Of the three programs applying to the ESD Rapid City Stevens might be the one that would prove the most competitive in a variety of sports. RCS arguably has the best overall Class AA athletic program (for example, track, volleyball, cross country, golf, tennis) in the state. Take a look at the banners at Carold Heier gymnasium sometime if you doubt that statement. In addition, Coach Paul Ferdinand fielded one of two football teams (Watertown being the other) that won a game against the Sioux Falls schools this season. The ESD needs that sort of competition within their conference if they hope to once again compete regularly for state championships.

If the ESD were really bold they would approach STM to join the conference in girls and boys basketball, and possibly football. Can you imagine the interest in the ESD if the Evil Blue Empire played the Rapid City schools on a regular basis?

Hopefully the ESD schools can take off their historical blinders and reinvent the conference in a way that not only benefits their member schools but the entire state of Sound Dakota.

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Sunday, November 14th, 2010

If ever it was possible to gloat and feel like crap this is the case.

There has been a ton of debate about the superiority of east river football teams this season, primarily focusing on the 11AA class and the non-competitive nature of the non-Sioux Falls schools. Just prior to the playoffs I took it a step further, and along with the help of Mapquest (see below) and a little gerrymandering to the east, defined the Sioux Falls Area/Empire. I further predicted that the Empire would claim at least five out of six championships. Too bad Tri Valley stumbled, otherwise the Empire would run the table on the entire rest of the state. My point? It isn’t just a west river vs east river distinction when it comes to football prowess, but it includes the northeast and the entire rest of the state outside of the Empire.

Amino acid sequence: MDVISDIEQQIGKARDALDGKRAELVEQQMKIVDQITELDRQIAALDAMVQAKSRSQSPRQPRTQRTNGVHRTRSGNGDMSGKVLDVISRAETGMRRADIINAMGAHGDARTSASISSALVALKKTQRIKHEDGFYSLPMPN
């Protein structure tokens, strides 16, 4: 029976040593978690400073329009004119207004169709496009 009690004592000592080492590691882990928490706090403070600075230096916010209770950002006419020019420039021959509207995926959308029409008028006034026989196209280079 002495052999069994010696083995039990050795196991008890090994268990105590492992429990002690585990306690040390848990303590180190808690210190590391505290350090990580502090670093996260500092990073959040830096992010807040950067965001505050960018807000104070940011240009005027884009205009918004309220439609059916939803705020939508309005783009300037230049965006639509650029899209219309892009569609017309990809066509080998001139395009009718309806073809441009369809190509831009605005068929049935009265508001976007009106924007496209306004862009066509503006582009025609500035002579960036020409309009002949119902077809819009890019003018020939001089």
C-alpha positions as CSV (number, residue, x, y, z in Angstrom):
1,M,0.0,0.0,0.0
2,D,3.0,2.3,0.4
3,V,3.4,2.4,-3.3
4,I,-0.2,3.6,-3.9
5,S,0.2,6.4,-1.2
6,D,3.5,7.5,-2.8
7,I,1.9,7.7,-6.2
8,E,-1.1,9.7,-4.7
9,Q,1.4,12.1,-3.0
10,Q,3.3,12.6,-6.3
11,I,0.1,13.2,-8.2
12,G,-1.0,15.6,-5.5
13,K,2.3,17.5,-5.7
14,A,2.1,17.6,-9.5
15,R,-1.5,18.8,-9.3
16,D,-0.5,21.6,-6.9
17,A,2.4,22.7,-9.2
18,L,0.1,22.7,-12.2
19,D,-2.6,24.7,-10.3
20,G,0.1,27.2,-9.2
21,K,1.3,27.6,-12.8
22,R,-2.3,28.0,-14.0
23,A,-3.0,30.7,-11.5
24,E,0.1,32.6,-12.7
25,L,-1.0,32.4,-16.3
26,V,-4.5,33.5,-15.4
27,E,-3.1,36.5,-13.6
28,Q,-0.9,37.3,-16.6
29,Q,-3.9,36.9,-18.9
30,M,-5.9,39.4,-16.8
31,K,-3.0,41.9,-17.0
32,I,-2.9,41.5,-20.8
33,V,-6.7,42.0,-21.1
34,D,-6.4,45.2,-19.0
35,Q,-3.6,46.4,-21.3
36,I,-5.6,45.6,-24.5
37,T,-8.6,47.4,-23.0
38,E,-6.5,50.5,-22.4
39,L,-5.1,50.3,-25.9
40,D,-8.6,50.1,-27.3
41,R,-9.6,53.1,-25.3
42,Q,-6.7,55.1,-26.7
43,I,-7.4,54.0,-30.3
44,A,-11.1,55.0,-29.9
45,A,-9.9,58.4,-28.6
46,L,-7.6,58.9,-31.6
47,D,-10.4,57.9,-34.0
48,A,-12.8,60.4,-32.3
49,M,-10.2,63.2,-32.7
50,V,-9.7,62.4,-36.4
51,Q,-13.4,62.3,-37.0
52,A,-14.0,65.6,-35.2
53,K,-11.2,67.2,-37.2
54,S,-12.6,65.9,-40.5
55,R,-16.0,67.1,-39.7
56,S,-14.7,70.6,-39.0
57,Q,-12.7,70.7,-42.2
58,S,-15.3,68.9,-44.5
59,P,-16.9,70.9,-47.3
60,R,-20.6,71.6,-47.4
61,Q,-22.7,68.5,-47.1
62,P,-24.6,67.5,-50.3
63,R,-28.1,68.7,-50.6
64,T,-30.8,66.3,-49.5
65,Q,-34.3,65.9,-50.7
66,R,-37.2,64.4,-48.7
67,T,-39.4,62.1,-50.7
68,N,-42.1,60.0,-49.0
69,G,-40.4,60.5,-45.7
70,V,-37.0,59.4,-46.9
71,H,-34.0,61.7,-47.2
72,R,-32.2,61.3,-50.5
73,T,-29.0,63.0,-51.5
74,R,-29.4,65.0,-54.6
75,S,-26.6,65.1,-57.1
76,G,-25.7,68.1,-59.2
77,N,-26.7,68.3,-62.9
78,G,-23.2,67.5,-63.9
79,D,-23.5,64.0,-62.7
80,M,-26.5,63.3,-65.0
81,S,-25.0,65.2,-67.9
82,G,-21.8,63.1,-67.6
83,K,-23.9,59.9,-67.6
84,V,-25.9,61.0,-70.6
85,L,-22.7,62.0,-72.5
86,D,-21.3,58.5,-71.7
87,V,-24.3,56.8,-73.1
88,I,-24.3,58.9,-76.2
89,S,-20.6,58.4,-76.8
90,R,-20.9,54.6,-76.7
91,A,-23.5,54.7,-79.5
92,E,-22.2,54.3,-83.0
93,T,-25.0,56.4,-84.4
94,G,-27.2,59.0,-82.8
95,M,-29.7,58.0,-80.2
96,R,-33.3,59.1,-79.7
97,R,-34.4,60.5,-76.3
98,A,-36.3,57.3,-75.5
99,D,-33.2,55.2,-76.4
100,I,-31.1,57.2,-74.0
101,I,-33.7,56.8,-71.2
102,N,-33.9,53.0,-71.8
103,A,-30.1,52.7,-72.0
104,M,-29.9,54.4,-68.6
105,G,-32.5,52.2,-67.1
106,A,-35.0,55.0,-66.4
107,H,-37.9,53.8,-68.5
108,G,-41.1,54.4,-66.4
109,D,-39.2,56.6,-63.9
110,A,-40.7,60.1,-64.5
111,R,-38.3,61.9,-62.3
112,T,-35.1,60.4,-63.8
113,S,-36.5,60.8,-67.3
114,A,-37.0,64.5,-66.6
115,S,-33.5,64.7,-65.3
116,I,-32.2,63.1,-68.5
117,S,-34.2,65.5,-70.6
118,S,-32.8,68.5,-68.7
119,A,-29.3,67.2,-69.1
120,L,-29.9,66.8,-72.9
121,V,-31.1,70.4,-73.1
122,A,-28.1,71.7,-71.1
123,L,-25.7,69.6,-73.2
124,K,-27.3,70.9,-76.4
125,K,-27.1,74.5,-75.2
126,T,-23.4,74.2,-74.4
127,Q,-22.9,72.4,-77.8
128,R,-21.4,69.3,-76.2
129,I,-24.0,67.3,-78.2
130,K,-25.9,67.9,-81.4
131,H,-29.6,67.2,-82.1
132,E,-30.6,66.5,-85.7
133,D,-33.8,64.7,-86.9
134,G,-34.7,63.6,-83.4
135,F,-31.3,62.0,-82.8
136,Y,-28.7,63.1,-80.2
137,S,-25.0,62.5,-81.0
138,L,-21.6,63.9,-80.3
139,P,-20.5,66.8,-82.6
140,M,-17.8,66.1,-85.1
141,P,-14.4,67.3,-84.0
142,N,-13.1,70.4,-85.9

Some have argued that the distinction should be that east and west of the James River, but that is being too kind to the northerners. Others have argued that the Empire rules simply because of their large population base——wrong! If you add up the total population of Minnehaha, Lincoln, Turner, Hanson and McCook Counties it represents only 29% of the total state population, yet within those counties lie our five state champions.

I maintain that the Empire rules because of their superior programs (includes coaches) that consistently prepare the players, and probably equally importantly, make the players want to play football and condition during the off season. Of course, included with the program are the facilities to maximize the players’ efforts.

Below is the final list of Empire teams from the 19 original teams, with the five state champions duly noted. Will the rest of the state be able to compete in football in the near future? The conference that seems to have fallen the furthest in football in recent years is the ESD. Are the days of having a competitive team come from the ESD gone? I will talk a little about that in the next few days, our friends in storied ESD might not like what I propose.

(1)Sioux Falls Washington (state champions)
(2)Sioux Falls Roosevelt
(3)Sioux Falls Lincoln
(4)Sioux Falls O Gorman 
(7)Brandon Valley

(1)Dell Rapids (state champions)
(4)West Central
(16)Tea Area

(15)McCook Central/Montrose

(3)Bridgewater-Emery/Ethan (state champions)

(2)Hanson (state champions)

(1)Canistota (state champions)
(2)Dell Rapids St. Marys